Panjiva reports a 10 percent decline in global trade from September to October

U.S.-bound waterborne shipments, which were up 9 percent and down 3 percent and 4 percent, respectively, in the previous three recorded months declined 10 percent from September to October, coming in at 988,255.

By ·

Global trade activity saw a steep dip from September to October, according to data released by Panjiva, an online search engine with detailed information on global suppliers and manufacturers.

U.S.-bound waterborne shipments, which were up 9 percent and down 3 percent and 4 percent, respectively, in the previous three recorded months declined 10 percent from September to October, coming in at 988,255, said Panjiva. This was 3.1 percent below shipment levels from the same period last year, which reached 1,027,973.

The 10 percent decline topped previous September to October trends, including 2011’s and 2010’s matching -2 percent declines, and a 3 percent gain in 2009 and a 1 percent gain in 2008.

“While it is hard to know for sure, it is likely that Hurricane Sandy had an impact on these numbers,” said Panjiva CEO Josh Green. “It seems like buyers opted to keep inventories relatively lean for the holiday season, and I don’t think anyone has any visibility as to what the post-holiday environment will look like.”

The decision to keep inventories lean, said Green, represents a bet on a modest holiday season, coupled with a desire to not be left with inventory after the holiday season, when there is very little visibility as to how consumers are going to be feeling.

While the holiday season is a key driver in regards to trade patterns and how people approach it as orders were placed, there was—and remains—a lot of uncertainty about: the trajectory of the economy; how the Presidential election would turn out; where consumer sentiment would be heading; and how the fiscal cliff might be resolved.

“This uncertainty has led to fairly cautious buying patterns by companies,” explained Green.

Before the September to October period, Green said Panjiva was expecting trade volumes to be between flat to down 5 percent, explaining that the 10 percent dip was definitely more than expected based on seasonal patterns.

Keeping a close eye on inventory due to economic uncertainty has led to the die being cast in terms of how much inventory retailers will have on hand for the holiday season, noted Green.

“The attention now turns to what consumers do,” he said. “Do they buy as cautiously as retailers have or do they surprise us on the upside with aggressive holiday spending? And the political piece is going to be very important as well. If there is modest holiday spending and continued challenges on the fiscal cliff front, you will see continuing caution on the part of buyers. If we see a holiday surprise from consumers and from Washington in the form of a deal on the fiscal cliff, then I think it will bode well for trade flows and for the transportation and logistics sectors.”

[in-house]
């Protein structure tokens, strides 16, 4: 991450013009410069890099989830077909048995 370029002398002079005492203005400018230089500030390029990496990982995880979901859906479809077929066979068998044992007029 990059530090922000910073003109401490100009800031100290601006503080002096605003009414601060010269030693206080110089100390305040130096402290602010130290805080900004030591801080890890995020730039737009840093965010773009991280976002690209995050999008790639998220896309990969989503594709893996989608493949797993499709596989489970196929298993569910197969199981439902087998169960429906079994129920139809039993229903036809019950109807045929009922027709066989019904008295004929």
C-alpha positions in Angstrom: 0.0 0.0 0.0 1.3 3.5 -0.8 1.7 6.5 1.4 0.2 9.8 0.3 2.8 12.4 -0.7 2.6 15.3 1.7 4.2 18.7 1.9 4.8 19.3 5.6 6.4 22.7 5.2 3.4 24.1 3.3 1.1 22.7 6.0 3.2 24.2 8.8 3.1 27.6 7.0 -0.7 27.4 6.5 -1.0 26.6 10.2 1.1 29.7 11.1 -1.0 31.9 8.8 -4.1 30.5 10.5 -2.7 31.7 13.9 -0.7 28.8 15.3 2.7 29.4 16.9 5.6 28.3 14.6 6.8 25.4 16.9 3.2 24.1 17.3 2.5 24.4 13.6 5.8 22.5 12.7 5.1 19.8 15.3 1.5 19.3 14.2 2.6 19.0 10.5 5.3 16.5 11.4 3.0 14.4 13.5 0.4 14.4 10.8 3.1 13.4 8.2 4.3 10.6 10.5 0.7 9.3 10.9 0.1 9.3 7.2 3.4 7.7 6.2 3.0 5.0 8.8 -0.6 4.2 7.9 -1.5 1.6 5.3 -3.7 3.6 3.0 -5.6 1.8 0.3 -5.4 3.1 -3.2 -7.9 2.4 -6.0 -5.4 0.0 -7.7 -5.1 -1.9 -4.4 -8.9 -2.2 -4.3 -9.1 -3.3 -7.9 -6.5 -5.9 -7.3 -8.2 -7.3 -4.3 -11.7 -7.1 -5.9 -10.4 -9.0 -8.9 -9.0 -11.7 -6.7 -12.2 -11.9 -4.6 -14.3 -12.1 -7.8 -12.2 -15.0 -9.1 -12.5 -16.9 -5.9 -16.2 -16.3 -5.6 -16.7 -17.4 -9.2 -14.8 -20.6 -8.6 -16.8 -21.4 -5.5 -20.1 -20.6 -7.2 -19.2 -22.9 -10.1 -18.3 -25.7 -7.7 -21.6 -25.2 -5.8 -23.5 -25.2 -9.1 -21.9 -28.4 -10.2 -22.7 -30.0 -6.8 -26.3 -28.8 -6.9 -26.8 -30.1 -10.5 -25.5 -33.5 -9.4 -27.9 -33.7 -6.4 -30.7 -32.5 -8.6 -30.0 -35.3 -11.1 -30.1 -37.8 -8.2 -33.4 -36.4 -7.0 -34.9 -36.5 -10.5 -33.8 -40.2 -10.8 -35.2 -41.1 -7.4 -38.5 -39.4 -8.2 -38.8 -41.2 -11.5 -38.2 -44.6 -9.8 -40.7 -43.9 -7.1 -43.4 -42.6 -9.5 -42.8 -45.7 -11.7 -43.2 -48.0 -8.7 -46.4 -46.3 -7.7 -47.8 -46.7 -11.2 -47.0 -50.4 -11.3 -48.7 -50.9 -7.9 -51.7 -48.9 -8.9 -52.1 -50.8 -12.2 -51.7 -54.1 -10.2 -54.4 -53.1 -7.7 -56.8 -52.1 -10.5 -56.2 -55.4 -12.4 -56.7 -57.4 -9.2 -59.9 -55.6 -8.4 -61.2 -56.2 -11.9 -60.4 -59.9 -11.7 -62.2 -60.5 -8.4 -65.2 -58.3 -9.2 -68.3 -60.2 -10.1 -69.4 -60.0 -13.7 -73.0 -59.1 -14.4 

About the Author

Jeff Berman, Group News Editor
Jeff Berman is Group News Editor for Logistics Management, Modern Materials Handling, and Supply Chain Management Review. Jeff works and lives in Cape Elizabeth, Maine, where he covers all aspects of the supply chain, logistics, freight transportation, and materials handling sectors on a daily basis. Contact Jeff Berman

Subscribe to Logistics Management Magazine!

Subscribe today. It's FREE!
Get timely insider information that you can use to better manage your entire logistics operation.
Start your FREE subscription today!

Article Topics

Global Logistics · Panjiva · Trade · All Topics
Latest Whitepaper
How Lean is your Lean Quality Program?
Avoid quality program bureaucracy that can sap logistics productivity and increase costs
Download Today!
From the September 2016 Issue
Indecision revolving around three complex supply chain elements—transportation, technology and organizational structure—finds many companies waiting to commit to a strategic path. However, waiting too long will only result in a competitive disadvantage that will be difficult to overcome in today’s fast-paced, global economy.
Time for Asia’s ports to rebuild
Is the freight recession upon us…again?
View More From this Issue
Subscribe to Our Email Newsletter
Sign up today to receive our FREE, weekly email newsletter!
Latest Webcast
Supply Chain Best Practices: Visibility to In-Transit Inventory
During this webcast you'll learn on how various organizations have gained instant access to in-transit parcels and given access to this information to stakeholders.
Register Today!
EDITORS' PICKS
25th Annual Masters of Logistics
Indecision revolving around three complex supply chain elements—transportation, technology and...
2016 Quest for Quality: Winners Take the Spotlight
Which carriers, third-party logistics providers and U.S. ports have crossed the service-excellence...

Regional ports concentrate on growth and connectivity
With the Panama Canal expansion complete, ocean cargo gateways in the Caribbean are investing to...
Digital Reality Check
Just how close are we to the ideal digital supply network? Not as close as we might like to think....